Tqwana Explains…The Battle for Democracy in Words and Pictures

*dusts off blog*
tap tap tap… is this thing on?

Well, hello there! Fancy meeting you around these parts. I am back with a book review! Expect lots more of those as I’m now Blogging for Books for Crown Publishing, a Penguin Random House imprint. So, check it out below. Leave a comment. And if The Harlem Hellfighters is your thing, go grab a copy, from a book store preferably, not that online place that shall not be named…

“I received this book for free from Blogging for Books for this review.”

image This is not a book about war. At least not The Great War. What The Harlem Hetlfighters is is a story about the continuing fight for true democracy for all men. Before the men of the 15th New York National Guard Regiment, including James Reese Europe, Eugene Jaques Bullard, and Henry Johnson, were recruited by the French to fight in the trenches, they had to fight for equality within the ranks of their own countrymen. It’s a tale familiar to many – the Tuskegee Airmen come to mind. Inferior weapons and uniforms. Constant threat of violence whereever they went. Menial jobs rather than actual combat. It was their German foes who would brand them Harlem Hellfignters, due to their courage in battle; they never lost a trench. They would return as heroes of the 369th Infantry Regiment, complete with a celebratory parade initially denied to them because of their race.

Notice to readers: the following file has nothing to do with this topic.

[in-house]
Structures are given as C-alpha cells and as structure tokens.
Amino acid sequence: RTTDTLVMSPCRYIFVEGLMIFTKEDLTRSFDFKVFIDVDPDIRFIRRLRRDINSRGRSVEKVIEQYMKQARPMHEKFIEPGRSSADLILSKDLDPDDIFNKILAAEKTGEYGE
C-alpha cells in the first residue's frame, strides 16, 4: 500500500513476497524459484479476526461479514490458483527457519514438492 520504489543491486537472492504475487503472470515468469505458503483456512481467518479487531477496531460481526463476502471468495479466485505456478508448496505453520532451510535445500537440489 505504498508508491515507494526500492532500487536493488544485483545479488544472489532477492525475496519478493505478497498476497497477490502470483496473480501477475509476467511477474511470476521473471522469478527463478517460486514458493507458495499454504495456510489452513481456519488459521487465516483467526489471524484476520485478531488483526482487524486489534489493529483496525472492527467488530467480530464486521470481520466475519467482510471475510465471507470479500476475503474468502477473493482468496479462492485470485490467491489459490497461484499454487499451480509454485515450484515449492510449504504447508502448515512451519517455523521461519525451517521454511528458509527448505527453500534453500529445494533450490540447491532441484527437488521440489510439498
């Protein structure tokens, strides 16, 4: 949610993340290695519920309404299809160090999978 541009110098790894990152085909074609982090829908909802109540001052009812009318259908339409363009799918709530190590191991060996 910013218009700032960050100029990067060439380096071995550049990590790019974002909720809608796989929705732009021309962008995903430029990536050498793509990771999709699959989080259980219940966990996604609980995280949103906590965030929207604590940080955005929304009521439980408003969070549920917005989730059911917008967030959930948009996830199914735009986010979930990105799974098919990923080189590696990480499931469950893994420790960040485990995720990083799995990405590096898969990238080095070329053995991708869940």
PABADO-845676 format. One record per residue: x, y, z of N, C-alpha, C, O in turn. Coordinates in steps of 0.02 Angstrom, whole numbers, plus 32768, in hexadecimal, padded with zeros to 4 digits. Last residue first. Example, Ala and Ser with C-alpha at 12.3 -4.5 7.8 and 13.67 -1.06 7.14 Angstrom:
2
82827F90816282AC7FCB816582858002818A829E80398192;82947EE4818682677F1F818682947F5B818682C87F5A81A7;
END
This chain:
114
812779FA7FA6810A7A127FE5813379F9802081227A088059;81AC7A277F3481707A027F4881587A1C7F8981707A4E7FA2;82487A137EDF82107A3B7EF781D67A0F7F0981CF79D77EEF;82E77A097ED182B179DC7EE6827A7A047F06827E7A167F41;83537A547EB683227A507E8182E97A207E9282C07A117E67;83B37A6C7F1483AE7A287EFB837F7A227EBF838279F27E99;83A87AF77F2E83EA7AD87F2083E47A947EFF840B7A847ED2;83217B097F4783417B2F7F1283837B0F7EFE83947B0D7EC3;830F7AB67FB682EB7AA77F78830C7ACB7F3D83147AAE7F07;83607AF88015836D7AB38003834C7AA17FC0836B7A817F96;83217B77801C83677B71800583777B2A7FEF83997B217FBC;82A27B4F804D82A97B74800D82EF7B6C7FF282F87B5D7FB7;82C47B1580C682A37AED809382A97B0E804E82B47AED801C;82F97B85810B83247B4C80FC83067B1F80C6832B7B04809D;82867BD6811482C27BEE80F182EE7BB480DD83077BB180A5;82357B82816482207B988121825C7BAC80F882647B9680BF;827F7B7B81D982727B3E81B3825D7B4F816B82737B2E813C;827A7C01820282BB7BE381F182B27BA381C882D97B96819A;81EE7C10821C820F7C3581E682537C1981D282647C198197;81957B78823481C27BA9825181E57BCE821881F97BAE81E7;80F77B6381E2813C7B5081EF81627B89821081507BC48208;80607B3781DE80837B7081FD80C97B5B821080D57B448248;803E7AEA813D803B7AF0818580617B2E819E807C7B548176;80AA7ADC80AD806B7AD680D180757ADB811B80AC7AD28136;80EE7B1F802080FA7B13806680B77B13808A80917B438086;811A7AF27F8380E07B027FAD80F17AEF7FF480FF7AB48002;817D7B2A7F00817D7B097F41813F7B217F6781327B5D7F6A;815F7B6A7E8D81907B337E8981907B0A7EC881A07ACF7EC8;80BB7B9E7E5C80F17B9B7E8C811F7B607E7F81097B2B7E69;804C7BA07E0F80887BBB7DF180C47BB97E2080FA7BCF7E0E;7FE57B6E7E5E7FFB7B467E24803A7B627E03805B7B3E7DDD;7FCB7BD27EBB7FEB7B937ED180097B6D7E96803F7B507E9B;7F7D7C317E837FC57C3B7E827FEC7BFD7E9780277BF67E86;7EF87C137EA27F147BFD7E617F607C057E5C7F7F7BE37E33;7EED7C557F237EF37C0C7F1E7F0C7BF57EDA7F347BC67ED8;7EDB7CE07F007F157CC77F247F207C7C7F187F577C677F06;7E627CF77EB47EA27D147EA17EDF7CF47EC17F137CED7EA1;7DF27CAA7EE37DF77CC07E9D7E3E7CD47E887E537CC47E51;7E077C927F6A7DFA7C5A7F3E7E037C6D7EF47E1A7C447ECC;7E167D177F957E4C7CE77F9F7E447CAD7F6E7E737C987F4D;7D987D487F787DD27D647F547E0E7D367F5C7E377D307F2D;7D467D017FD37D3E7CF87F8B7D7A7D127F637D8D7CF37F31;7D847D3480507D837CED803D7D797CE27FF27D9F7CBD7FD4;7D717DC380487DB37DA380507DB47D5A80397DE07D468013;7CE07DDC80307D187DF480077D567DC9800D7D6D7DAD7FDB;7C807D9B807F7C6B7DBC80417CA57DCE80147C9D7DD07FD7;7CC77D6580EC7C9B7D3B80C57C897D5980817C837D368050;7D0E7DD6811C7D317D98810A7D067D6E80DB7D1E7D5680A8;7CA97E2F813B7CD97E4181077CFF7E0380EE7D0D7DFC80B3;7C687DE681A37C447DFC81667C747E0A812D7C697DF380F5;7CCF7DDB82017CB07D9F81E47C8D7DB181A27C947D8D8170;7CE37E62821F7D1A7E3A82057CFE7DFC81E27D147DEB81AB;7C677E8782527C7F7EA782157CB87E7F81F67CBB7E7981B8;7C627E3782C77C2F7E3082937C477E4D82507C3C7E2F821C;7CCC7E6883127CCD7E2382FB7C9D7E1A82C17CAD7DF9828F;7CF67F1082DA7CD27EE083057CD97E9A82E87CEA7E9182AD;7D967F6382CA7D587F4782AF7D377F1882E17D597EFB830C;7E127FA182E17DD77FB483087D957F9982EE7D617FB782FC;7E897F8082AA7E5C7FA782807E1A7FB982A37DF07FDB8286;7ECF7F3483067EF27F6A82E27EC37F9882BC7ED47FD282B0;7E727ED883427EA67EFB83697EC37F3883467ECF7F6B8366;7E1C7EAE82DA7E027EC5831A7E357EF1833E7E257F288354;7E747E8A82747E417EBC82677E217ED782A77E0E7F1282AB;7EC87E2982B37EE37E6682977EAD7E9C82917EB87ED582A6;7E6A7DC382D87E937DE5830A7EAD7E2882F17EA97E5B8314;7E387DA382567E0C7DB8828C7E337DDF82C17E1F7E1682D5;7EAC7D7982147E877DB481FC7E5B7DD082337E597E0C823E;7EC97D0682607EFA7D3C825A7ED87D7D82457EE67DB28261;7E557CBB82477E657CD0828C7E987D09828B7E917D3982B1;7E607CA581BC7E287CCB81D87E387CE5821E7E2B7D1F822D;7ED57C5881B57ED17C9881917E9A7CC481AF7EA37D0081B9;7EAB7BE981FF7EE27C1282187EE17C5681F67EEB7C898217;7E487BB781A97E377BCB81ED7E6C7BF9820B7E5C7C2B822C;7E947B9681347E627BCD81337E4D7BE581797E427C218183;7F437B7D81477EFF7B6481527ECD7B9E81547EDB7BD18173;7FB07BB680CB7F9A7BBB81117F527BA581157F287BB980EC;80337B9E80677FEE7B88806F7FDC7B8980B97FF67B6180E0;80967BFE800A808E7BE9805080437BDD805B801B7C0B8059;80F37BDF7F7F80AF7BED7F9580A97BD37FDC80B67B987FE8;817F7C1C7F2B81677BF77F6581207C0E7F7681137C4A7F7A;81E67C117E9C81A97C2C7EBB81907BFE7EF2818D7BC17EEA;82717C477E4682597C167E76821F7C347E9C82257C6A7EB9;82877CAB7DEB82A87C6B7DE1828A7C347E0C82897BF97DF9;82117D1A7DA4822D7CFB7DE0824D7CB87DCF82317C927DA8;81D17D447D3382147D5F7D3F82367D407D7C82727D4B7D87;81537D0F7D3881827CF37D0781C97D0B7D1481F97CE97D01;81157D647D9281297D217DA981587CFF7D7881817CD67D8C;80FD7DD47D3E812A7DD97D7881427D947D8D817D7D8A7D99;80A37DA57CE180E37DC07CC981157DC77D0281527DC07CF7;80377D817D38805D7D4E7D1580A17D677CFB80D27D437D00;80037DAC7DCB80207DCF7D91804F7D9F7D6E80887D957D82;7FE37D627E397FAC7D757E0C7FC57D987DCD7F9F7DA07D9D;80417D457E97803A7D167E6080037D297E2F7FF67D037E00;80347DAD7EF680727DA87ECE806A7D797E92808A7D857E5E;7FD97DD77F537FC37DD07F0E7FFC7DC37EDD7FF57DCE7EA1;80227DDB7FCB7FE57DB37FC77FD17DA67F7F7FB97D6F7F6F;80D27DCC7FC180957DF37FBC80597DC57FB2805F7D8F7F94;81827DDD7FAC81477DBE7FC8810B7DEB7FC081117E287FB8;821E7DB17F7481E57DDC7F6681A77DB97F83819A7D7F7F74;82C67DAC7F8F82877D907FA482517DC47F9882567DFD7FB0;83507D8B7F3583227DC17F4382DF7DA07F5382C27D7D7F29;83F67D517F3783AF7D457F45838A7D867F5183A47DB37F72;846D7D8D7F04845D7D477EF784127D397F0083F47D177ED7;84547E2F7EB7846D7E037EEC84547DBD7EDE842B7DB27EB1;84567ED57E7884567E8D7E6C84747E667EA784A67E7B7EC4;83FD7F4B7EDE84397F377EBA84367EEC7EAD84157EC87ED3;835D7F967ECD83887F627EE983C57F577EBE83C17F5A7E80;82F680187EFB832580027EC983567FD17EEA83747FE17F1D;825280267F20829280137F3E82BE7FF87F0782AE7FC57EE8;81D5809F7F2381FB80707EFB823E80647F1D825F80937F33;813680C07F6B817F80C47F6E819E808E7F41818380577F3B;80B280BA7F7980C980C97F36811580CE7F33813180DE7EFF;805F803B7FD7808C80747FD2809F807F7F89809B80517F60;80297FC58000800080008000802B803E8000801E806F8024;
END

However, the narrative felt disjointed at times, flashing back and forth between the happenings on the front and the lives of discrimination and oppression left behind. You feel each character’s frustration and determination to prove his worth, and the futility in the effort. A particular scene that stood out involves one character’s job in a theater showing the infamous Birth Of A Nation. It’s an effective turning point for him and the novel.

Where HH is weak is in the illustrations and overall packaging of the novel. White’s stark and graphic pictures get muddied because of too small images. Much of the detail is lost and I can’t help but think a few pops of color might have helped. Throughout the novel, I had trouble distinguishing between the major characters. A story this important to our nation’s history deserved better.

Harlem Hellfighters gets 4 out of 5 stars for telling the story of these unsung heroes. Using the graphic novel as a medium will also appeal to teens who otherwise would never pickup a history book.

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To learn more about the book and the author, click these useful links:

HH Press Release

Author Bio

More Info

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